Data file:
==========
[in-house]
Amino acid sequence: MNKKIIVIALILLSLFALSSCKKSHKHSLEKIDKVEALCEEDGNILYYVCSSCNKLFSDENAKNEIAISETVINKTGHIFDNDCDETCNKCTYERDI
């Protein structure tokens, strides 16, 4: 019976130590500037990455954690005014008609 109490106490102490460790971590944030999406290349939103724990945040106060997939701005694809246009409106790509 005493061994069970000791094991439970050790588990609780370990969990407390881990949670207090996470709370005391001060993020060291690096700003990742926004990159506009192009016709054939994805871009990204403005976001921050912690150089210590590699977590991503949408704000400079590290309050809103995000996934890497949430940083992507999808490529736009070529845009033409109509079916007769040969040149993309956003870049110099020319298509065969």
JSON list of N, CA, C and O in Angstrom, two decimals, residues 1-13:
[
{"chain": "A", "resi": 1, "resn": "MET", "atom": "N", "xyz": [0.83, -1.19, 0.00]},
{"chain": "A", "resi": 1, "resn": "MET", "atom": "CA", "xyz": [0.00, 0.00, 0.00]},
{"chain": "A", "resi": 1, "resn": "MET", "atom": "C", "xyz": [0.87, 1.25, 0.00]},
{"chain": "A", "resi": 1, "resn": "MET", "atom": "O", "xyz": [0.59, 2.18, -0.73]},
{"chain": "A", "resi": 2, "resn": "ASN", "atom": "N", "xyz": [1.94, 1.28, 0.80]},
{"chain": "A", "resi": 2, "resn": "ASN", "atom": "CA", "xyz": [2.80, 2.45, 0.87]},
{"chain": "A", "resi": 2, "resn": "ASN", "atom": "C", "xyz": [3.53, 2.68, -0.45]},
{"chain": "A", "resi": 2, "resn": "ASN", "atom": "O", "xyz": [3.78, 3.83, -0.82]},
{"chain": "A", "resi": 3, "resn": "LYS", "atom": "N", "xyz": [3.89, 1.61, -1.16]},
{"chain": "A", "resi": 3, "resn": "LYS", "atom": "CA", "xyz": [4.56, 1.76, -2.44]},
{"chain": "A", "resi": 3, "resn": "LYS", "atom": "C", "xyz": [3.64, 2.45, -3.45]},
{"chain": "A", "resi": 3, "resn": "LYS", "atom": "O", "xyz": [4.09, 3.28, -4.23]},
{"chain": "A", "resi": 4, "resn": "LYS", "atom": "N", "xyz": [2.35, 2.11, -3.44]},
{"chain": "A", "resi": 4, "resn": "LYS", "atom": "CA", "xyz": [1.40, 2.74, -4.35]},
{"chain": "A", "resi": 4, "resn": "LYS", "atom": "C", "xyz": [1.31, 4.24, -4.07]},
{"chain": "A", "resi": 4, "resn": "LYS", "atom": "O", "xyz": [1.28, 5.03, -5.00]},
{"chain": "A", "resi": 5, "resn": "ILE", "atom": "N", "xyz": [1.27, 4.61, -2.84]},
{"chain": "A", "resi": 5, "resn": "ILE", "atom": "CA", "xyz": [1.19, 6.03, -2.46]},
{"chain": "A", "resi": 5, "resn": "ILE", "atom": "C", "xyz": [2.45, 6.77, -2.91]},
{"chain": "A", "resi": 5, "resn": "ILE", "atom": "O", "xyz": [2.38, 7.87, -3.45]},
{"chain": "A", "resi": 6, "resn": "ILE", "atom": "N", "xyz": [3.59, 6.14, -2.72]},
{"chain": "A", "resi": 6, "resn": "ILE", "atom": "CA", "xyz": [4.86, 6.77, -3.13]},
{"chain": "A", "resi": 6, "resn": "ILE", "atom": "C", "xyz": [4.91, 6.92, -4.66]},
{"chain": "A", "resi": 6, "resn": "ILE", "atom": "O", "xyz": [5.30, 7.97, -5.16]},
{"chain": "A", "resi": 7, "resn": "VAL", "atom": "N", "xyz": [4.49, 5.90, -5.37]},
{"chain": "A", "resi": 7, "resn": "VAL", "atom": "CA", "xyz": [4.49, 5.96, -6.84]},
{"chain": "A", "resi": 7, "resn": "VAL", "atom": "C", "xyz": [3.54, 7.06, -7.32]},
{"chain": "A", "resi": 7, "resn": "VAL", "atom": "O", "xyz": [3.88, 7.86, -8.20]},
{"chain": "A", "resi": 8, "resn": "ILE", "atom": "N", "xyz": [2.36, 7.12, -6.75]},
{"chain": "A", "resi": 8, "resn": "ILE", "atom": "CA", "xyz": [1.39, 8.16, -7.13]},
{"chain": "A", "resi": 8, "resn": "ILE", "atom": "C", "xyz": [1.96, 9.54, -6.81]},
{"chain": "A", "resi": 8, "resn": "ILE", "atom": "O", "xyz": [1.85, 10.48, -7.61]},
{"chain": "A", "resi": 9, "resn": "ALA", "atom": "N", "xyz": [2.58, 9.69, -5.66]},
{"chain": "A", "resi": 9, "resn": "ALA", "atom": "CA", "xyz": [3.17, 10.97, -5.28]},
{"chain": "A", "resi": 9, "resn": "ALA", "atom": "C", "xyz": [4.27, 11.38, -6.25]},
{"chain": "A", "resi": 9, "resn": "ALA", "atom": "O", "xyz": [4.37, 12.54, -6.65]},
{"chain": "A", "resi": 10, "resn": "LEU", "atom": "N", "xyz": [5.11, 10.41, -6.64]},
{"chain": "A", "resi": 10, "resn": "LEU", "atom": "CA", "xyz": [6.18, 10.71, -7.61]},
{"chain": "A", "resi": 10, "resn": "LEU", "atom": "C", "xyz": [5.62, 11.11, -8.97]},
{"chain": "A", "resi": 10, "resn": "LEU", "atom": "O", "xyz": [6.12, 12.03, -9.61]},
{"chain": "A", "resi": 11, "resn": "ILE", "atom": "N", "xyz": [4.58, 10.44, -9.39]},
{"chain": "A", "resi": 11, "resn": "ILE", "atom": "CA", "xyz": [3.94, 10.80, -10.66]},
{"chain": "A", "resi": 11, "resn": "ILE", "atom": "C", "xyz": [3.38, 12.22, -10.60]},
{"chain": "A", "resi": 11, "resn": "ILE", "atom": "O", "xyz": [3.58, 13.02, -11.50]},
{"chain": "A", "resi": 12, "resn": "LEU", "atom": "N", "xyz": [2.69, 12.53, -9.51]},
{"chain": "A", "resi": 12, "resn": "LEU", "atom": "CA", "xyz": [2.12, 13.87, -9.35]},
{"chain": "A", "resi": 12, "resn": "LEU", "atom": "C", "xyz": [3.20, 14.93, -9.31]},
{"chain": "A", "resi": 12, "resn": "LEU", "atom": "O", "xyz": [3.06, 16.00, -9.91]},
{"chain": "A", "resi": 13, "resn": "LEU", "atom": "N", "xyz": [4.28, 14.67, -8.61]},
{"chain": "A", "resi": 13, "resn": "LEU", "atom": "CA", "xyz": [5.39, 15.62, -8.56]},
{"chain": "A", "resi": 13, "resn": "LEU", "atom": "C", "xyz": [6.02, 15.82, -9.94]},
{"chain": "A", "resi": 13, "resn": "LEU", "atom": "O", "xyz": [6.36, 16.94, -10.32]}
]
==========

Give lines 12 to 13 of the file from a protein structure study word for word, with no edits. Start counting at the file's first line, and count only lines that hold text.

{"chain": "A", "resi": 2, "resn": "ASN", "atom": "C", "xyz": [3.53, 2.68, -0.45]},
{"chain": "A", "resi": 2, "resn": "ASN", "atom": "O", "xyz": [3.78, 3.83, -0.82]},